Gainesville Daily Register

Local News

April 9, 2013

Tour raises money for GHS student projects

Gainesville — Downtown Gainesville loft living was highlighted during Saturday’s Loft Tour sponsored by the Gainesville High School (GHS) junior class.

Three loft apartments owned by Chad Henderson, Whitney Galubenski and Johnny and Mary Lou Leftwich offered visitors a unique perspective of downtown living.

“The junior class sold 100 tickets and made $500 for their senior projects next year including the senior prom,” said Henderson, Gainesville Independent School District media relations,  

Representatives for the GHS junior class were on hand to assist on to sell the $5 tickets between 10 a.m. and 2 p.m.

Walking though Whitney Galubenski’s eclectic two-bedroom home which she shares with her son is an adventure filled with antique collectibles and her son’s baseball memorabilia.

Living in the apartment for three years, Galubenski teaches ballet in Gainesville and is currently working on her degree at Texas Women’s University where she is majoring in kinesiology and Spanish.

Henderson has refurbished a loft over the old KXGM radio station on the west side of the Cooke County courthouse. The entrance through a back stairway opens up to a long hallway with original brick walls and wide plank wooden floors. Henderson said it took four years to get the loft to its present state, adding that he still plans to finish out the floor.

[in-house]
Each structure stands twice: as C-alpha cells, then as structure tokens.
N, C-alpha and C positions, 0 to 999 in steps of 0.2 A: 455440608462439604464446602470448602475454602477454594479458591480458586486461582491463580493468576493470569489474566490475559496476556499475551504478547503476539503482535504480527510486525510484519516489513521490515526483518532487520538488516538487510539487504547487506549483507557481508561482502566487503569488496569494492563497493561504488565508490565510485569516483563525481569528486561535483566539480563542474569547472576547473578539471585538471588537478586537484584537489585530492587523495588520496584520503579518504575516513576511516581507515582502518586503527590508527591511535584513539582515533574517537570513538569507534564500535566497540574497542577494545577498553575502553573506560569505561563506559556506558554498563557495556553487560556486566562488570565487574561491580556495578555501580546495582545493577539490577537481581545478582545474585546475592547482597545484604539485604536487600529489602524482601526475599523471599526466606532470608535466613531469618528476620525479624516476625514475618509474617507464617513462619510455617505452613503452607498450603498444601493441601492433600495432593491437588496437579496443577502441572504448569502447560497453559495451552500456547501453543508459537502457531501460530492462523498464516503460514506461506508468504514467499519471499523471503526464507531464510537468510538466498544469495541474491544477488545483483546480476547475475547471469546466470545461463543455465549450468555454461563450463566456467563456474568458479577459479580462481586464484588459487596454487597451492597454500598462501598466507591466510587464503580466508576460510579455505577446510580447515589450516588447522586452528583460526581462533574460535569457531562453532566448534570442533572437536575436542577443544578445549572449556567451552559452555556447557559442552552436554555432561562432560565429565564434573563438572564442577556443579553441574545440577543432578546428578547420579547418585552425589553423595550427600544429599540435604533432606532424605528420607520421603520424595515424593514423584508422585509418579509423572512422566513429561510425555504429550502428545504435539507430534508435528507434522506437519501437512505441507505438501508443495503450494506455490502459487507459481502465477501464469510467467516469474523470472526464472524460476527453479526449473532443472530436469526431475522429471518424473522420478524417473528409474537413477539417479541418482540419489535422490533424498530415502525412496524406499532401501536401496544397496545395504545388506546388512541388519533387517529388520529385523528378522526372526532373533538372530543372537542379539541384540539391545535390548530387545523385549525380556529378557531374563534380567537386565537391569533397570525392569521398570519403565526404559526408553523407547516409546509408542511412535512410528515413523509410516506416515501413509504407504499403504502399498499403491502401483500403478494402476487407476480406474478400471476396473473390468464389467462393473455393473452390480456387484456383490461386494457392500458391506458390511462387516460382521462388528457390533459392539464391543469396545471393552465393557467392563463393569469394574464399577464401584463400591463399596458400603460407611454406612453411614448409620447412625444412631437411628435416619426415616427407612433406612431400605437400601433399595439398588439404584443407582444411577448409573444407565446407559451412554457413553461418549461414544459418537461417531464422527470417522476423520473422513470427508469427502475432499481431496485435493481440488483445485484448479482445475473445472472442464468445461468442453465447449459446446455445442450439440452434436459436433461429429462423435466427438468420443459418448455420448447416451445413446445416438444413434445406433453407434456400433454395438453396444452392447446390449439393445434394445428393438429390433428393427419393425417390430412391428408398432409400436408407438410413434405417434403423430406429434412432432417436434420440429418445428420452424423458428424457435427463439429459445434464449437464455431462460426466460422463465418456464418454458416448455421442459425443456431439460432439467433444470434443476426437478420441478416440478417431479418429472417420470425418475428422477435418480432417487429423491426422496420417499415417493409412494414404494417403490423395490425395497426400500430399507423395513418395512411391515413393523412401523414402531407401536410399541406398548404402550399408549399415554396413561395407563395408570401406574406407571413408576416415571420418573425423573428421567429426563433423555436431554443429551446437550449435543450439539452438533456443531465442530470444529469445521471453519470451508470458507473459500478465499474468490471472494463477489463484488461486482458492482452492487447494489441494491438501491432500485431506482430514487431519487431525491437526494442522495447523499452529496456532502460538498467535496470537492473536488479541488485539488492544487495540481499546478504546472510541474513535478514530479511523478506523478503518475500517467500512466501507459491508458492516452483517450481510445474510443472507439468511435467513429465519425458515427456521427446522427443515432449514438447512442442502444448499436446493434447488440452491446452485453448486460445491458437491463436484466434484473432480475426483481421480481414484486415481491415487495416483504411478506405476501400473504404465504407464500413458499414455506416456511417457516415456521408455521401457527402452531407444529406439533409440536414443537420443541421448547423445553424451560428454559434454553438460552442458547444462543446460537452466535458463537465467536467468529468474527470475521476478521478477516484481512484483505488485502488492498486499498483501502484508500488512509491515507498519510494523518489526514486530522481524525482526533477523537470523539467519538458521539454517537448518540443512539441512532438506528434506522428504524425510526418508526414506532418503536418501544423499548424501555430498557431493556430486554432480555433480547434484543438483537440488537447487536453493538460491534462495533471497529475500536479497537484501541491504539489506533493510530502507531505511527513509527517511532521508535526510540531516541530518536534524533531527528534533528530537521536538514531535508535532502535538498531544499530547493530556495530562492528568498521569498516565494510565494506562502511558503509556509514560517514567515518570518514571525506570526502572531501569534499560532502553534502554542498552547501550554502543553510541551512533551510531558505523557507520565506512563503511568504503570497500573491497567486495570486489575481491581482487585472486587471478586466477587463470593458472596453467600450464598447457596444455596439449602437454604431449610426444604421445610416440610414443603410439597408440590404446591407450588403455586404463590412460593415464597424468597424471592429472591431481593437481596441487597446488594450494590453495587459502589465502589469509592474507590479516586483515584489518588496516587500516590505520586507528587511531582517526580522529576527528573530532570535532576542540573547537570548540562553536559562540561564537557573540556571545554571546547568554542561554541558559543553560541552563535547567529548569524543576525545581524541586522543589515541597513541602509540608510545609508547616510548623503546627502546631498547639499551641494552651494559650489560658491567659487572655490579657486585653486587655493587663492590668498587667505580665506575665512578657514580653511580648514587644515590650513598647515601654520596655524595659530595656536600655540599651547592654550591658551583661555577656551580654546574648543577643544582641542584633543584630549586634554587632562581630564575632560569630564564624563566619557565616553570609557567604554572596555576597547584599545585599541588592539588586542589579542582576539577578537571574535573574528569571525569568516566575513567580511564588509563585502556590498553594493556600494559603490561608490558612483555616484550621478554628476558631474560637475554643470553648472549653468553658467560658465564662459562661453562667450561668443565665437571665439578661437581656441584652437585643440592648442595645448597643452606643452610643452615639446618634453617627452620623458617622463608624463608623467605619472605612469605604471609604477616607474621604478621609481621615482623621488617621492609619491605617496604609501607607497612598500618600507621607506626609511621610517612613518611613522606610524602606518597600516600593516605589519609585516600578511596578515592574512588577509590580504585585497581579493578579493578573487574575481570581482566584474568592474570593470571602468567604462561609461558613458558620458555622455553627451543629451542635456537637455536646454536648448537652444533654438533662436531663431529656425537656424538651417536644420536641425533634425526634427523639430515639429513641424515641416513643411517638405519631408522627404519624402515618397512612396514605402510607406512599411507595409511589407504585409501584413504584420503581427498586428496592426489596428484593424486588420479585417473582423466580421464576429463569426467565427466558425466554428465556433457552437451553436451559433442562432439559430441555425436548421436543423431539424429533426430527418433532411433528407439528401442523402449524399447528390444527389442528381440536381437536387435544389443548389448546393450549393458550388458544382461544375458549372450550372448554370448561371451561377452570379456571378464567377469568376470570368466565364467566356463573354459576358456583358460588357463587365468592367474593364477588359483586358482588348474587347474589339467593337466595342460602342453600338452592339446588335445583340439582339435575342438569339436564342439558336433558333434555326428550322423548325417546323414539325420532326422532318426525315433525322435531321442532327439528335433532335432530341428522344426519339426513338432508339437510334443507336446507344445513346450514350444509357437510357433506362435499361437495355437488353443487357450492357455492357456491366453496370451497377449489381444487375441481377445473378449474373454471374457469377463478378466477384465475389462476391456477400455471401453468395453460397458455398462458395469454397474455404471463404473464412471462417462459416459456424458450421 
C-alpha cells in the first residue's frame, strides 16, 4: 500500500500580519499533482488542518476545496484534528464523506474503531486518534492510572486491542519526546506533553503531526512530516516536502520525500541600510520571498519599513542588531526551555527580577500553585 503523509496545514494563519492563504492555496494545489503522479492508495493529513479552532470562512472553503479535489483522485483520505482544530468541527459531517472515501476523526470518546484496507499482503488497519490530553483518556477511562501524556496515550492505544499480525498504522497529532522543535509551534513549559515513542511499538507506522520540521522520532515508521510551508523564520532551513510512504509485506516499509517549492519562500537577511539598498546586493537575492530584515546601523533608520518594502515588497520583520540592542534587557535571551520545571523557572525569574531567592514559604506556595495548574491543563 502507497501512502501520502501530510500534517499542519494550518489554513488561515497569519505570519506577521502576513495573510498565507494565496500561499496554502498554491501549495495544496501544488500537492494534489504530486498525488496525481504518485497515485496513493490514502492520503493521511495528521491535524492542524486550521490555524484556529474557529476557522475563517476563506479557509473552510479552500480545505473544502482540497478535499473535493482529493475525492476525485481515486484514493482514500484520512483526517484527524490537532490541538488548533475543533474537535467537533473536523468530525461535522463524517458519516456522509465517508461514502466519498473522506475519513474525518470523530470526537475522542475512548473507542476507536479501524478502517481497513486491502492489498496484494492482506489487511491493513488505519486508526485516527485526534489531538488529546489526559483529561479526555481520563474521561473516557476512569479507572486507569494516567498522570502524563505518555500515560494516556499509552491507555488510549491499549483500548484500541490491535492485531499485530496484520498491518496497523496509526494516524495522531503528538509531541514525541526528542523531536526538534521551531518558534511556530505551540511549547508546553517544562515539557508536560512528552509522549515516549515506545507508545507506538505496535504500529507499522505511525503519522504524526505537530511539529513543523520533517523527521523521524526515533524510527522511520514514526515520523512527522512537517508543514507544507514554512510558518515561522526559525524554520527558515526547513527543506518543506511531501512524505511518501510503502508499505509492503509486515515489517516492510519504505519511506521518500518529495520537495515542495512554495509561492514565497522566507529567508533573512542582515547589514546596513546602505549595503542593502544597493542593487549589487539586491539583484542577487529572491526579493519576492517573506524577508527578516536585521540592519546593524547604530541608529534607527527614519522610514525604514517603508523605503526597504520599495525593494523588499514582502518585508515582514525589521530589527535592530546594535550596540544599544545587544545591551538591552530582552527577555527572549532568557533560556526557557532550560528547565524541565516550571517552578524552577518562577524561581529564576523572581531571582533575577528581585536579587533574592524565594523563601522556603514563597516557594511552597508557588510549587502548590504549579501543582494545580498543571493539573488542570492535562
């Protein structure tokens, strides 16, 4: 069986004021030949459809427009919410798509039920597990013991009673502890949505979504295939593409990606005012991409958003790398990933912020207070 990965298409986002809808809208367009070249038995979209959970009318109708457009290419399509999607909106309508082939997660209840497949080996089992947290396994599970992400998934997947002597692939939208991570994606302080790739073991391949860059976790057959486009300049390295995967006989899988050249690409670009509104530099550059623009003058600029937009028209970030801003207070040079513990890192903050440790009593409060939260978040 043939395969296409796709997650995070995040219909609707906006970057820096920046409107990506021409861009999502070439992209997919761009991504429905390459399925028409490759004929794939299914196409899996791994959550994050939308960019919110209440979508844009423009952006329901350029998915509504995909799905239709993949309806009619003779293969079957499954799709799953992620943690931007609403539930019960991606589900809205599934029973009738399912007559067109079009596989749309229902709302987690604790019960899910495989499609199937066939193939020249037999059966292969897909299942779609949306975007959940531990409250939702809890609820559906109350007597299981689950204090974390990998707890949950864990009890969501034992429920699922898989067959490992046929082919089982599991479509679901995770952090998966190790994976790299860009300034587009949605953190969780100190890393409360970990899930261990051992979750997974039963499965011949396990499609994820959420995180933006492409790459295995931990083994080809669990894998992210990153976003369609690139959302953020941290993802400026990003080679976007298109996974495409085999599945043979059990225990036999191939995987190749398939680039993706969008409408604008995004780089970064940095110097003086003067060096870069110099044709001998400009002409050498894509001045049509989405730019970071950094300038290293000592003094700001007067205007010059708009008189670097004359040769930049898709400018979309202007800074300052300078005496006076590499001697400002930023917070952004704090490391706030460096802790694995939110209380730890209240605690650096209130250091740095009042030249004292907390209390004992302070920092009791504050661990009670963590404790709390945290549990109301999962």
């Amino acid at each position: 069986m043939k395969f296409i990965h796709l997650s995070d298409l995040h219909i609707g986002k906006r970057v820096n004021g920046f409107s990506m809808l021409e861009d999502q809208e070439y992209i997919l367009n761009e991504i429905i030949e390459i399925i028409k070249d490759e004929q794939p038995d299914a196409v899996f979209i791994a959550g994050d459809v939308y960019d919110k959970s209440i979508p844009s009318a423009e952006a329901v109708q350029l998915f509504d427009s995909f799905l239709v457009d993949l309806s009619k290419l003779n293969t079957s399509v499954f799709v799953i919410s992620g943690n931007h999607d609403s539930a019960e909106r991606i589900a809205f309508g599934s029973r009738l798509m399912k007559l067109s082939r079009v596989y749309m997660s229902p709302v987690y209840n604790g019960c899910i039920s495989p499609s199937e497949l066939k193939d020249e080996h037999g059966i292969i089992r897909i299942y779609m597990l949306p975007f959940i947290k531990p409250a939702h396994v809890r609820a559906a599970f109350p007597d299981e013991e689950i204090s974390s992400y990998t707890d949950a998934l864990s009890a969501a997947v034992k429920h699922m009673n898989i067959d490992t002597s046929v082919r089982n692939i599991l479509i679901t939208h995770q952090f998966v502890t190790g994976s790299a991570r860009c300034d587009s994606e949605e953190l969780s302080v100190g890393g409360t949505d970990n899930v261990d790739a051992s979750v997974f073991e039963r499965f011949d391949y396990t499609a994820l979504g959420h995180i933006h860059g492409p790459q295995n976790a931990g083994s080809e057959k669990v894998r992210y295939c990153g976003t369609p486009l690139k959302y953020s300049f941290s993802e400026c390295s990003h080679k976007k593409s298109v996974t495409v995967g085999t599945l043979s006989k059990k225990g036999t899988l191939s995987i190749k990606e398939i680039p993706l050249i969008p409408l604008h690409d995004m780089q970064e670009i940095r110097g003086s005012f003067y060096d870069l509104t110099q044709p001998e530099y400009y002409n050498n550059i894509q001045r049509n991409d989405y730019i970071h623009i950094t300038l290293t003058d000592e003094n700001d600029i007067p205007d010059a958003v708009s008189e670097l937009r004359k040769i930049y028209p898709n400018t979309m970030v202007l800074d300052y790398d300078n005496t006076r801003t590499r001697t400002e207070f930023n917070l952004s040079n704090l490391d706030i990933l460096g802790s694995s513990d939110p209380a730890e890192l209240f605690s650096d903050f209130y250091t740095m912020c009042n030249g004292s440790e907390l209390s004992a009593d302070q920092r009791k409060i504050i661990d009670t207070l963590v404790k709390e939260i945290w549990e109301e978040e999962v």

“I want to put in a new stairwell that will allow an entrance from the interior downstairs,” he said.

Johnny and Mary Lou Leftwich have spent years renovating the approximately 3,000 square foot space over their business, Dustin Office Machines. An elevator in the business building on the first floor is used to gain entrance to the second-floor southwest-flavored apartment. Stuccoed walls, leather valances and western art are featured. Additional stairs in the back of the building allow for another entrance if needed. Two apartments are also rental property in the building and are rarely empty Leftwich said.

 “We have spent lots of years getting their place to where it is now and love the natural lighting from the large windows as well as the sky lights down the hall,” he said.

The Leftwichs have a long association with the historic building.

“ I came to work for Mr. Frank Dustin back in the ‘50’s and acquired the business in 1980,” Leftwich said. “ Mr. Dustin originally bought the building so he could have a door that opened on two streets, California and Dixon. The top floor where we live now used to be a storage area.”

This is the second year for the popular loft tour.

 

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